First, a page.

Dark Souls 3
Release: April 12 (PC, PS4, Xbox One)
Series lead Hidetaka Miyazaki returned to the director’s chair for one last go at Dark Souls, and what a swansong it was. The most overtly self-referential entry in the extended Souls family, Dark Souls 3 brings the cyclical element of its gameplay and lore to the foreground. At first glance it feels almost like fan-service, which is satisfying in its own way, but the deeper you dive the more rewarding it gets – as with everything Souls.
Carefully walking the balance between downplaying frustration (boss shortcuts are positioned to minimise repetitive crawls) and keeping the difficulty high (Pontiff Sulyvahn, or insert boss of your choice here), Dark Souls 3 is the most technically-impressive and solid performing entry in the series to date. Mysterious, unsatisfying Poise debacle aside, online play is better than ever; and whether you’re looking for buddies, starting a fight club, going on an invasion spree, luring in combatants or running a gank squad, there’s risk and reward a plenty.
Dark Souls 3 retains the mystery, the challenge and the opaque presentation of its ancestors, and nods to its longterm fans while inviting in a fresh crowd to be seduced by its many twisted beauties. No complaints.
Uncharted 4: A Thief’s End
Release: May 10 (PS4)
The third Uncharted game felt like the ending of the series, but Naughty Dog came back for another go and Uncharted 4: A Thief’s End feels less like an unplanned epilogue and more like a second attempt at ending Nathan Drake’s story.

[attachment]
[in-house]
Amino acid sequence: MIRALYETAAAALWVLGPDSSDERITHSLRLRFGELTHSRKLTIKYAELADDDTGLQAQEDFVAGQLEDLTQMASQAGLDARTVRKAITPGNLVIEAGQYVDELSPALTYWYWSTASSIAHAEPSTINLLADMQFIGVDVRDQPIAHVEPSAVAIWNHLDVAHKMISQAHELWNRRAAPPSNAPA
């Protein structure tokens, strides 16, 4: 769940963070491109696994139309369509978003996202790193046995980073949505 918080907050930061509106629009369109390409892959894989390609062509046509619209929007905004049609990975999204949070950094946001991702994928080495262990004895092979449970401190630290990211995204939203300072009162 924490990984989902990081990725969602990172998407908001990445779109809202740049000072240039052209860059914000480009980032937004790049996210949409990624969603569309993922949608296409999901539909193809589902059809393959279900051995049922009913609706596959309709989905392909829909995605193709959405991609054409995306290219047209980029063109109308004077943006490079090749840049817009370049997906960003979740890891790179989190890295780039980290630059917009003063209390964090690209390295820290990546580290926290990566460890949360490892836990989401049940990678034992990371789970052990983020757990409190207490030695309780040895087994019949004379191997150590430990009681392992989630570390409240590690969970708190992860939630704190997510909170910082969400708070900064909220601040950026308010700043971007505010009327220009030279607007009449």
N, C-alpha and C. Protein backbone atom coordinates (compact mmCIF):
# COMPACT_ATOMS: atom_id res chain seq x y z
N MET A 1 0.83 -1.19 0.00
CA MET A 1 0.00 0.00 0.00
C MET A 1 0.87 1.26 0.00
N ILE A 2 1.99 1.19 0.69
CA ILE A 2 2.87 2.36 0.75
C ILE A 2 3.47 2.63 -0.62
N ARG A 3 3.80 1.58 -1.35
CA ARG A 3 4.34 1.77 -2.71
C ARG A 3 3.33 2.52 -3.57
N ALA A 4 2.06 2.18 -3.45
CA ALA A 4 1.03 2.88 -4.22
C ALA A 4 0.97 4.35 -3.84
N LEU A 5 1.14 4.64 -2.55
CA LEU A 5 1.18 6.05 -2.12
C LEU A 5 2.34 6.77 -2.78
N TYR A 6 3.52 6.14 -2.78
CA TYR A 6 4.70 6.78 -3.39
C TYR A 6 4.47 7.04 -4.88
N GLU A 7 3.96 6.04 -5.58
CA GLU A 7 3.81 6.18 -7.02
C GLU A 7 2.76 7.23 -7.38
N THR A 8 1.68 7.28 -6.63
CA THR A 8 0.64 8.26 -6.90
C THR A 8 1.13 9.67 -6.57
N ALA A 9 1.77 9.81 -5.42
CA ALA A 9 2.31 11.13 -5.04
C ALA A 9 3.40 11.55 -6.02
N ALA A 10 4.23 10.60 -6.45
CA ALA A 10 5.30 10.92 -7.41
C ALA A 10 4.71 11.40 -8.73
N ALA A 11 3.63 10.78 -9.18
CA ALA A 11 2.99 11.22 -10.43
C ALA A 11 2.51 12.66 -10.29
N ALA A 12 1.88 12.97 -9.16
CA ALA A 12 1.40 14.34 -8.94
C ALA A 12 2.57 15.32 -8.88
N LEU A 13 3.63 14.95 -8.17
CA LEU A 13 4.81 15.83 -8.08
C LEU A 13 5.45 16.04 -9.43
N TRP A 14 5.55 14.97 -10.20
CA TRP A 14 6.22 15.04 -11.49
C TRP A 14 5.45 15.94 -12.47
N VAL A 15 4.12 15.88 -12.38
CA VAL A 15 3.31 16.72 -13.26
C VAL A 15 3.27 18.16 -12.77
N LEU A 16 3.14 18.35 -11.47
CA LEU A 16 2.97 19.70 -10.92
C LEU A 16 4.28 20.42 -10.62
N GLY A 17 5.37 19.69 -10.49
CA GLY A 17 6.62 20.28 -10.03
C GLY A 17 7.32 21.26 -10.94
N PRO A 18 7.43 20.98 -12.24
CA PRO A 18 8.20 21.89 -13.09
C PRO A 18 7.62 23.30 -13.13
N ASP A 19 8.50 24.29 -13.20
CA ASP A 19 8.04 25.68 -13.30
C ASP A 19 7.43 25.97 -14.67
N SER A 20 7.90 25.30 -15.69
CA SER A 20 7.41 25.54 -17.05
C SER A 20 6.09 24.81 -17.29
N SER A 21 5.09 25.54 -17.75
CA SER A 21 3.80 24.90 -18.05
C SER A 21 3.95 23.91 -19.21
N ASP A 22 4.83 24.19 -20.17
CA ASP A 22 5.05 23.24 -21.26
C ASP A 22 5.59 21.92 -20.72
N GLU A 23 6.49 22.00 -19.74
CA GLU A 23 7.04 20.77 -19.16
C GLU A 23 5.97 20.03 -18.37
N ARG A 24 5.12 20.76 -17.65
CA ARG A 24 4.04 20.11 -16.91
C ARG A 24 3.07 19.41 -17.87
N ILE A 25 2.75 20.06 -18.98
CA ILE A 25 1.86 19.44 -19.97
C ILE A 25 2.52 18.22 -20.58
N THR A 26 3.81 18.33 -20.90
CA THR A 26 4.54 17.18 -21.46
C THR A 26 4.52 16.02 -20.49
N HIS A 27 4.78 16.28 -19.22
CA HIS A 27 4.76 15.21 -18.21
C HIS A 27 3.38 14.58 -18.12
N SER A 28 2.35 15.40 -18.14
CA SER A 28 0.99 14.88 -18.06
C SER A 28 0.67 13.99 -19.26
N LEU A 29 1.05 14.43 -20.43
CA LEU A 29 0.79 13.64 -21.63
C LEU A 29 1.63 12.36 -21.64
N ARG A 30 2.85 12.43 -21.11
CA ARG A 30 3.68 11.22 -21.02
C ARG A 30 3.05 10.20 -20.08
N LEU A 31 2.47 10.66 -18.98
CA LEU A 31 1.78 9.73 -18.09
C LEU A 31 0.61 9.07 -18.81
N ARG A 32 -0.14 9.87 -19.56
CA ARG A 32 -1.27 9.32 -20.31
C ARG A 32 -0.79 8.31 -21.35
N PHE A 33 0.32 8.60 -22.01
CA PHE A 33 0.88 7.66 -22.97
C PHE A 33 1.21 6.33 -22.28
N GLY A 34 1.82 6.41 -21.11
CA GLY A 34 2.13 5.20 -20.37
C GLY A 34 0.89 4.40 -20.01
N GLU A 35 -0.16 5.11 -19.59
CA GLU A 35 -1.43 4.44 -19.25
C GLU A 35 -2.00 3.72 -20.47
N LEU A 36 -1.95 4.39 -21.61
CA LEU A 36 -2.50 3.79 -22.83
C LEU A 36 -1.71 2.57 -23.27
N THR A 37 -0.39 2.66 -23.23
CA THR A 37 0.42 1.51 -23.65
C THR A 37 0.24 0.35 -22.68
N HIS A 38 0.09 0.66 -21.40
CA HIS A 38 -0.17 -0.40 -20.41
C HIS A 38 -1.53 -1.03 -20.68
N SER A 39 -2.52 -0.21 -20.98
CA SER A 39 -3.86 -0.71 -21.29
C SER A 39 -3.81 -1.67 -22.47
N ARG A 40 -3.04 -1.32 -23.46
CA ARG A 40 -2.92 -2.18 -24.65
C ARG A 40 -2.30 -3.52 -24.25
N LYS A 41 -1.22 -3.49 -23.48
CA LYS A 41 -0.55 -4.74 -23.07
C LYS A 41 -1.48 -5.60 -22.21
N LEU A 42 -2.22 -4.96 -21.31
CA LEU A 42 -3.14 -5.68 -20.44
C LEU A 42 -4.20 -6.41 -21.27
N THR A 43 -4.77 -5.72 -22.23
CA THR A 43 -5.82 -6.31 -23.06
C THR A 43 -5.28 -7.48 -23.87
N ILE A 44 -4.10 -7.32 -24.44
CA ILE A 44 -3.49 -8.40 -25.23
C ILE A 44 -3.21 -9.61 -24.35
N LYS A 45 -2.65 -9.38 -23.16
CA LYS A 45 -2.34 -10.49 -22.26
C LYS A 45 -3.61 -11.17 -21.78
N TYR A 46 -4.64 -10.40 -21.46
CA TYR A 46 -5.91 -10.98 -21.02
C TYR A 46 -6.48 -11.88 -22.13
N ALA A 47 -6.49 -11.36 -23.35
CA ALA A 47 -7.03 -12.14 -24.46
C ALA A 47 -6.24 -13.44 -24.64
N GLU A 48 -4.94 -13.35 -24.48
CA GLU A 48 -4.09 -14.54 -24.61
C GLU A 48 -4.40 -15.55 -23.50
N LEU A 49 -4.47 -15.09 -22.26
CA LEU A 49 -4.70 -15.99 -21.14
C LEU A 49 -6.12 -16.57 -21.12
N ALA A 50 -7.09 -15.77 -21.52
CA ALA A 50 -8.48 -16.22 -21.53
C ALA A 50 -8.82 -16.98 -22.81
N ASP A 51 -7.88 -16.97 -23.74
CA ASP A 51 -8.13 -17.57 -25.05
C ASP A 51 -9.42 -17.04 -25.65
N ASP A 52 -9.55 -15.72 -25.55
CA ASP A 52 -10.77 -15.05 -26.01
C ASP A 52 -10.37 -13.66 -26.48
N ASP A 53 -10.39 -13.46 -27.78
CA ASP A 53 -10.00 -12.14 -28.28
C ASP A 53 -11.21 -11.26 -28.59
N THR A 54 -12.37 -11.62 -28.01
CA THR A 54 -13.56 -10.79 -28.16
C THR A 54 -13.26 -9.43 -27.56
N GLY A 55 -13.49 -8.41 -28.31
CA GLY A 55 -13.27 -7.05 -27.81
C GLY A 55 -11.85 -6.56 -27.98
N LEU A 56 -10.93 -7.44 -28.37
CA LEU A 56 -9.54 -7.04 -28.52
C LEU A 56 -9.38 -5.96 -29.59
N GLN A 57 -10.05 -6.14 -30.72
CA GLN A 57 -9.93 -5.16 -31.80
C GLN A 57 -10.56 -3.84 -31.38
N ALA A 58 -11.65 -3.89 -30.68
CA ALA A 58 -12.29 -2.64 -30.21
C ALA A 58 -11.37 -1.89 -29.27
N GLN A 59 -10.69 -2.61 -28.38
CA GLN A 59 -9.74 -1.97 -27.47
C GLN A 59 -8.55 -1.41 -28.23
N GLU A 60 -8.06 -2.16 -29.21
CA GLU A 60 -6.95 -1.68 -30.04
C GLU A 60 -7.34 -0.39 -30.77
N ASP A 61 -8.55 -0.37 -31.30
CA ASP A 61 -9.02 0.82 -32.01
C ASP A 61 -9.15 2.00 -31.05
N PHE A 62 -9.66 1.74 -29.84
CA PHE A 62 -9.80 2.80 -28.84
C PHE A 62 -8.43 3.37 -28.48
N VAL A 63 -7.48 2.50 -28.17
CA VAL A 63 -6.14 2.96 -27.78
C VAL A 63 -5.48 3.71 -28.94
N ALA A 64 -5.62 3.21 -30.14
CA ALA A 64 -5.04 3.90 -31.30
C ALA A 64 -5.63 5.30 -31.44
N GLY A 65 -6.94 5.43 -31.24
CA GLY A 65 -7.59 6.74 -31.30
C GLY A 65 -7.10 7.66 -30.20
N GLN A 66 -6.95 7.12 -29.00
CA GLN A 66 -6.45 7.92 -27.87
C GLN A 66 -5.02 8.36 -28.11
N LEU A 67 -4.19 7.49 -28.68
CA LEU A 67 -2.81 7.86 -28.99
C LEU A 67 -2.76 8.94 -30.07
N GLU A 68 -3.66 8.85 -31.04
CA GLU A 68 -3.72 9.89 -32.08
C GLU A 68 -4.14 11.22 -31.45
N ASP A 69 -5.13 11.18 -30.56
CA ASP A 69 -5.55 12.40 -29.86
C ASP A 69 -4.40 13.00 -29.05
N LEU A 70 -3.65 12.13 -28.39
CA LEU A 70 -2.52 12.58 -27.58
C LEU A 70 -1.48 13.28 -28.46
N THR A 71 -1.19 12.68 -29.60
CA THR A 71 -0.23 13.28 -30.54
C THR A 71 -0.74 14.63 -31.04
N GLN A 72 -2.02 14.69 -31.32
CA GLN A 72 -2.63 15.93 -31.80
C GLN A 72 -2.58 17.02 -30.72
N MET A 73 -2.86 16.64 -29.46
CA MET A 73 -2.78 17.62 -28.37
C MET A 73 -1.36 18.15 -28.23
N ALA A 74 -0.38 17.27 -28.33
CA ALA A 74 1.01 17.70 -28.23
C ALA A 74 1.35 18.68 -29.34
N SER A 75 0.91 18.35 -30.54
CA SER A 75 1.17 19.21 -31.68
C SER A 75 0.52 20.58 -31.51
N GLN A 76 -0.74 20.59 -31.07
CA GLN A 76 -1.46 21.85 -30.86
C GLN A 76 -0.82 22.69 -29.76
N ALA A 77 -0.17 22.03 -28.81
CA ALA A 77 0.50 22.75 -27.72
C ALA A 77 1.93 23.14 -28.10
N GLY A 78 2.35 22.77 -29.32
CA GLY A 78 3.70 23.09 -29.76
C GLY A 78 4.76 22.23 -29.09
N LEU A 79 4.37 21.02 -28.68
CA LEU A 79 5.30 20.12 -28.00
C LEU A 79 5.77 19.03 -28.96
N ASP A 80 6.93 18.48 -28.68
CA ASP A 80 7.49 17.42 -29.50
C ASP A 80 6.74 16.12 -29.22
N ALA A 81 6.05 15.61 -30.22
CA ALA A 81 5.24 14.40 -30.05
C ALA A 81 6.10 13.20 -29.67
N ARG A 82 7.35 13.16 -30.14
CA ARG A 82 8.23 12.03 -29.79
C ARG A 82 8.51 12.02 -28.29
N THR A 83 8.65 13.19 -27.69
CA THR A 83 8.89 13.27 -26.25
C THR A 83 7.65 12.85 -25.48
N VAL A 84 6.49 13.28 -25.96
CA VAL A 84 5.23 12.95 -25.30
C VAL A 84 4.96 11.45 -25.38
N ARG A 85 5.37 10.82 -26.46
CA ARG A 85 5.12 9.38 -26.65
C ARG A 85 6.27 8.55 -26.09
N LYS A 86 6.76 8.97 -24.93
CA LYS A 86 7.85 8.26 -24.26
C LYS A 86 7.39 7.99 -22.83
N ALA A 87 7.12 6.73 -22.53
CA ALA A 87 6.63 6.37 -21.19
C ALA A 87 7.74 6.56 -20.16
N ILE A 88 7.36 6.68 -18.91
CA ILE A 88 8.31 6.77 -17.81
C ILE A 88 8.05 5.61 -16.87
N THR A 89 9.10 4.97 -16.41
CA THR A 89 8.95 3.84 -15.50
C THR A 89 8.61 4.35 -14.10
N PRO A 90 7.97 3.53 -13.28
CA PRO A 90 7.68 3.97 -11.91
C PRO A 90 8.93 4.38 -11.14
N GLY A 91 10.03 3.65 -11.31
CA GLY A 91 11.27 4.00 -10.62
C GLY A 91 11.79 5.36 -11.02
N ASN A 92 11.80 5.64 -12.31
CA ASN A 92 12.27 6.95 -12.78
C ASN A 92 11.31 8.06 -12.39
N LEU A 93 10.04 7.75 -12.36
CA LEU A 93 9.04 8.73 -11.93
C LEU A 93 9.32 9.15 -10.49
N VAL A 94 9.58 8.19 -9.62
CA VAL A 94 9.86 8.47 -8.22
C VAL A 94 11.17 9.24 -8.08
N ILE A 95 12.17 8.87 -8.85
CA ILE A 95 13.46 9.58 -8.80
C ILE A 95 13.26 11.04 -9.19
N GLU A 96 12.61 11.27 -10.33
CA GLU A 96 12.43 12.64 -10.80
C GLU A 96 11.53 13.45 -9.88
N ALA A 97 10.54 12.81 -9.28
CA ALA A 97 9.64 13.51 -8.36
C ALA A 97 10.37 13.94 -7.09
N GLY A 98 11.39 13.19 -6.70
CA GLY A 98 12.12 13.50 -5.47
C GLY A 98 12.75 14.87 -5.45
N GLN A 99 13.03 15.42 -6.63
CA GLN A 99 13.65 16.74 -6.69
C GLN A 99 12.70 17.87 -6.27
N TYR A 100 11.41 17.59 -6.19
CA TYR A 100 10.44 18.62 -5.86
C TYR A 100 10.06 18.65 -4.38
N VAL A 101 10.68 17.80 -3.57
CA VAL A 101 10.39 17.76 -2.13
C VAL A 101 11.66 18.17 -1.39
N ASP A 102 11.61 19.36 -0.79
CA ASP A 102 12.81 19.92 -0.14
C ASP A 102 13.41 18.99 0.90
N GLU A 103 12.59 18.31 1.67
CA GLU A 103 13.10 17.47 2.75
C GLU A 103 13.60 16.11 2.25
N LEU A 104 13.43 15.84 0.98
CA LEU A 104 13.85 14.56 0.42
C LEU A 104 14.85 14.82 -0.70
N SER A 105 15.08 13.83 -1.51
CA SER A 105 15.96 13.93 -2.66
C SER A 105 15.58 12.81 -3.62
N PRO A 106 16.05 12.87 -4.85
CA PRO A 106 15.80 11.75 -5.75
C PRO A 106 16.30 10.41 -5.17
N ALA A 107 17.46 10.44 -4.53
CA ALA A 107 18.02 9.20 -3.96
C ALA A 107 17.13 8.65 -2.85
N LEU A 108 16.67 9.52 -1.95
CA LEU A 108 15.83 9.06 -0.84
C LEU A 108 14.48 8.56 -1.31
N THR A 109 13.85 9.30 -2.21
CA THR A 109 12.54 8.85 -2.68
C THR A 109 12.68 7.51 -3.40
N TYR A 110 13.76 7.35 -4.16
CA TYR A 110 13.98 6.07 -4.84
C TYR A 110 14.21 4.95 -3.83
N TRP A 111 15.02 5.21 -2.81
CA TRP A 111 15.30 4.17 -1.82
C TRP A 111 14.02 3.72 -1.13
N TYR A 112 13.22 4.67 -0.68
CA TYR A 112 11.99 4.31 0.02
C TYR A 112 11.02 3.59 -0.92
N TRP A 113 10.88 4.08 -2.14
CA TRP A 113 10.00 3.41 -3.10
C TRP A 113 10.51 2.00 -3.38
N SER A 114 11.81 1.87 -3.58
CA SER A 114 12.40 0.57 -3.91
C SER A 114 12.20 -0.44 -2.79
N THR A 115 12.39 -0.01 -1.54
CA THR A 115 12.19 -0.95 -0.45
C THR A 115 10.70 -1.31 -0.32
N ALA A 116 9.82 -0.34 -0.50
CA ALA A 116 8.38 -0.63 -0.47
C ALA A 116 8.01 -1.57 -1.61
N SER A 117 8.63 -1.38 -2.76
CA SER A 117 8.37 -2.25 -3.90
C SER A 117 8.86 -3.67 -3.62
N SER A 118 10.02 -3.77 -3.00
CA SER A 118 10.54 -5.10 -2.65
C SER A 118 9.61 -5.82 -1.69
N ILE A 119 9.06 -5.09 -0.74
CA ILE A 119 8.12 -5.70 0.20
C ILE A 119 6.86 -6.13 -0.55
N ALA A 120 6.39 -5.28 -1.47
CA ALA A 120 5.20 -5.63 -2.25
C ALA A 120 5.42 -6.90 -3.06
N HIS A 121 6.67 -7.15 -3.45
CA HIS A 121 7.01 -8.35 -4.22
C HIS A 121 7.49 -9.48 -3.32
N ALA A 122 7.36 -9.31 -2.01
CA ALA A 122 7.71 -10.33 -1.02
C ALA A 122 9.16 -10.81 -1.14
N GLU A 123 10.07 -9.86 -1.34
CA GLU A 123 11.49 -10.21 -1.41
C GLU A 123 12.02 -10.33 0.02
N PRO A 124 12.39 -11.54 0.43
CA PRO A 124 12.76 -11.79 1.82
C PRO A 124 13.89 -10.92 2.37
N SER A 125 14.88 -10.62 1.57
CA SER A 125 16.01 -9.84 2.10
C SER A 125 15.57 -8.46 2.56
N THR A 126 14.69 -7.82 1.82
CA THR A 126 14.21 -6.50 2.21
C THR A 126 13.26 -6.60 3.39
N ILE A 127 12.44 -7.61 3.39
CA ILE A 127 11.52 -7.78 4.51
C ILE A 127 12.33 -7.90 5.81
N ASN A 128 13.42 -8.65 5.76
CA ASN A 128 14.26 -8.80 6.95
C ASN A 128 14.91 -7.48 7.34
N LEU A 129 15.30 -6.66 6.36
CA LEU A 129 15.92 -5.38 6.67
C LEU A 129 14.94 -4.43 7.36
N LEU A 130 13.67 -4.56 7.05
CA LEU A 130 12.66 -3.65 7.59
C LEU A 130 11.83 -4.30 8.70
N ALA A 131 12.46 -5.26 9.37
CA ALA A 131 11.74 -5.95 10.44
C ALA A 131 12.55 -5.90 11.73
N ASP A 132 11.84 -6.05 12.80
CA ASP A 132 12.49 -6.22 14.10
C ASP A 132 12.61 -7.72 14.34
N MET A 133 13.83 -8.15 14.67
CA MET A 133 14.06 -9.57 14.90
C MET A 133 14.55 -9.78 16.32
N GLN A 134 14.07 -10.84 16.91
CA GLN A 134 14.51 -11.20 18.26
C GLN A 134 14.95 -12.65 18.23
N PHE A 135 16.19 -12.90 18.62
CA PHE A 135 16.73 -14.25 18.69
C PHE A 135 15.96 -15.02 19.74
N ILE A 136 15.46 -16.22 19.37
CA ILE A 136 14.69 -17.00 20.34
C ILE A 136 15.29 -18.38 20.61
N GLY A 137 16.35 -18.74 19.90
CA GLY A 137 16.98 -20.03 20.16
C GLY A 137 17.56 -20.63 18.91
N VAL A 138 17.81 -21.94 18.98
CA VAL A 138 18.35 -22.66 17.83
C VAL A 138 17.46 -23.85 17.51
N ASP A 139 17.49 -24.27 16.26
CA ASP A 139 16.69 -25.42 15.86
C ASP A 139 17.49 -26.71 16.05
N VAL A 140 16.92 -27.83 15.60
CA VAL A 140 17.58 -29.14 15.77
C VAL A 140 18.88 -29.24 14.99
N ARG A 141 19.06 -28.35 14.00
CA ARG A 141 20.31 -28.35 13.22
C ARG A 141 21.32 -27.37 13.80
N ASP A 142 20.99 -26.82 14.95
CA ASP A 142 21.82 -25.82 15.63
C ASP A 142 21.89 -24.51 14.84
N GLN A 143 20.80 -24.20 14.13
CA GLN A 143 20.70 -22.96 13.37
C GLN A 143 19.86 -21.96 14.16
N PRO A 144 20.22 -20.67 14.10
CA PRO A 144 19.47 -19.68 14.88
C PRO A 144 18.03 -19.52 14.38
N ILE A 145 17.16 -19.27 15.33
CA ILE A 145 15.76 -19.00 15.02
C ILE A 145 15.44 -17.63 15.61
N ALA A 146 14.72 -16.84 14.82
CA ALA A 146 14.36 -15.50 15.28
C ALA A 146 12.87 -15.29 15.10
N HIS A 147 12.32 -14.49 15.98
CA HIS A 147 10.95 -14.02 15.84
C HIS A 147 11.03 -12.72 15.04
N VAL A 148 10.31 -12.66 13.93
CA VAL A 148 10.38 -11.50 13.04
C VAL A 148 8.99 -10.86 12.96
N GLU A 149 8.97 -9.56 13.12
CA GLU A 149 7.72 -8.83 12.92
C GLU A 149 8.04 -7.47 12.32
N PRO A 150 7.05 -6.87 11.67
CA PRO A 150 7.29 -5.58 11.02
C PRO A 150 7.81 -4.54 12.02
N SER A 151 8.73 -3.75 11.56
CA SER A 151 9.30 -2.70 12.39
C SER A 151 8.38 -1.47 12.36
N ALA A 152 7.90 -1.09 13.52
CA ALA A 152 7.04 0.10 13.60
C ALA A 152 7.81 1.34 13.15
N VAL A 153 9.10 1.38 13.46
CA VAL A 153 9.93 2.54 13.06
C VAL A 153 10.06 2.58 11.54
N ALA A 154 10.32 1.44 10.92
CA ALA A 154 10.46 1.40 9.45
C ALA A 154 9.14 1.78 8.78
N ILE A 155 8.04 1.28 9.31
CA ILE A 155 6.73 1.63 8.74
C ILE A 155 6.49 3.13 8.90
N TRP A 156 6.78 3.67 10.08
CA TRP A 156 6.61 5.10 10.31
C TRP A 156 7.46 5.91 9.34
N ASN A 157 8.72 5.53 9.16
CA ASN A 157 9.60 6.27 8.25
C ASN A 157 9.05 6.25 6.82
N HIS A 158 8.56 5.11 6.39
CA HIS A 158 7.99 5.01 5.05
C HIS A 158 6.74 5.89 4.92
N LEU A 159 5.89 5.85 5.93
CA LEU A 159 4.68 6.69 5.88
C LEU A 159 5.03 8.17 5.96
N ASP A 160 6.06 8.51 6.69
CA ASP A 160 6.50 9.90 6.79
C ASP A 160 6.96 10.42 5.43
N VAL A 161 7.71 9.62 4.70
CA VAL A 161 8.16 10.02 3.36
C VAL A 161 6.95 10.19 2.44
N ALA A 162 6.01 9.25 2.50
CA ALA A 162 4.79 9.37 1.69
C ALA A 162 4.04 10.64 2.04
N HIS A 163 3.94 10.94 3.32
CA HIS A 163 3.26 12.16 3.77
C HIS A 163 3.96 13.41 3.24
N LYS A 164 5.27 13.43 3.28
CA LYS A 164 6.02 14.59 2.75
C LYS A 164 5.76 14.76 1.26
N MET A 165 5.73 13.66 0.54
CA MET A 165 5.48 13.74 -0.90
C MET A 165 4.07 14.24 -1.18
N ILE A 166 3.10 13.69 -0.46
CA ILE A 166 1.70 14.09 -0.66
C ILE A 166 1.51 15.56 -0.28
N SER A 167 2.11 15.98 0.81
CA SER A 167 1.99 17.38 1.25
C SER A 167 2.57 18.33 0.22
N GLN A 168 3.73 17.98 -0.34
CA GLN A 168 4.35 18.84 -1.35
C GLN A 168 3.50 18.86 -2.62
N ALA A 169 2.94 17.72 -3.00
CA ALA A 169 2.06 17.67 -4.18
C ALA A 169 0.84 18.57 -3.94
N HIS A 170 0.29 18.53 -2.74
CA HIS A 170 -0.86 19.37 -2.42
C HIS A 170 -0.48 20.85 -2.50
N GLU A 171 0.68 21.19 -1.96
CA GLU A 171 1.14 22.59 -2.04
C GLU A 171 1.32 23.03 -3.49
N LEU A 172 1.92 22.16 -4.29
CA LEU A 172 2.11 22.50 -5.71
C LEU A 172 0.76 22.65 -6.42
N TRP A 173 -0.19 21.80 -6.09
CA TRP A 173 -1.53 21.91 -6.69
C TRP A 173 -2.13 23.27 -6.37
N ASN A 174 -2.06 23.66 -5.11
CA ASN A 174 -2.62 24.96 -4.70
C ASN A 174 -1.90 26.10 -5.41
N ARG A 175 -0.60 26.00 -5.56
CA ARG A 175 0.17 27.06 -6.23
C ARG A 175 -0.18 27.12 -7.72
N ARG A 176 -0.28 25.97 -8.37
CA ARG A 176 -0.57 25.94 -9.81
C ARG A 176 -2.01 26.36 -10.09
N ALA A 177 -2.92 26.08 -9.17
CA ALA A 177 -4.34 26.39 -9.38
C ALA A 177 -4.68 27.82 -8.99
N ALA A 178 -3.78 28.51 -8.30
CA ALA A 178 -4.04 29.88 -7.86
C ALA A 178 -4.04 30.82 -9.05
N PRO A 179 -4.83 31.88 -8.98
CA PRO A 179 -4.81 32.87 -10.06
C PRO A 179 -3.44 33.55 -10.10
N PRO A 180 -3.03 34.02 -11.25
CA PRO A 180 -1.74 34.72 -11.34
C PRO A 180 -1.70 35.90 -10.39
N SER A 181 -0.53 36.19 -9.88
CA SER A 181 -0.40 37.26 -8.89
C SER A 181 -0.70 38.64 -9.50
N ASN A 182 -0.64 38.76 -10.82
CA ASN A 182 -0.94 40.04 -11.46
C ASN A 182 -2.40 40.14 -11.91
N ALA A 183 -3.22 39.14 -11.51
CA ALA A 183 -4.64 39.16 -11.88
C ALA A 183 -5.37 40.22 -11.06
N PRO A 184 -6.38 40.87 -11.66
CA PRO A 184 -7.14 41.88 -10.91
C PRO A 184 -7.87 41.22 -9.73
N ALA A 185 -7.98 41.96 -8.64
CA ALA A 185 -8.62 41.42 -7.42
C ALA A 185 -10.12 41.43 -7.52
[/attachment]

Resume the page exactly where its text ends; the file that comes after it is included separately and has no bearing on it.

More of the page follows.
Amy Hennig jumped ship for Star Wars and we lost some of the Uncharted mainstays in the process – goodbye whacky supernatural third act, hello family ties – but the new creative team, fresh from The Last of Us, put together a buddy story reminding us that there’s hope for the old AI companion schtick yet.
If you must say goodbye to Nathan Drake, this is the way to do it. It may not revolutionise a genre like some of its prequels did, but it’s arguably the strongest and best overall Uncharted game.
Release: May 13 (PC, PS4, Xbox One)
Bethesda is smug enough about DOOM‘s critical and commercial performance that it’s quit sending advance review code to press, although it’s difficult to see the cause and effect connection here: DOOM is a bloody good game, and presumably would have been as good three days before launch as it is a couple of months on.
We learned recently what happened to DOOM 4, the project announced and cancelled before the reboot was announced. Turns out id made something that was a little too Call of Duty, so scrapped it and instead made a game that is very DOOM indeed. Every moment of the campaign hums with the intensity of the series at its peak, lovingly made over with modern tools, to provide something no other franchise ever has.
The multiplayer side of things is less exciting and we do wish id would stop trying to make it happen and do some campaign DLC instead. Nothing’s ever perfect, is it.
Total War: Warhammer
Release: May 24 (PC) November 22 (Linux)
Disappointing decision not to go for the obvious concatenated title aside, Total War: Warhammer is a triumph.
There has never been a more faithful adaptation of the tabletop Warhammer game, and it’s a beautiful monument to the game as it was, now that the universe has been rebooted. Classic units are lovingly recreated with an eye for the lore and player tradition as well as the little details. The necessary concessions required to fit Warhammer to Total War’s infamous one-more-turn formula work a beautiful alchemy of late nights turned to early mornings, while the rich lore grant significant diversity to units and factions.
Games Workshop’s sudden fondness for throwing its licenses around willy-nilly has borne some delicious fruit, but few projects can boast the pedigree of the Creative Assembly and Sega’s pockets to back them up. Total War: Warhammer stands above the pack.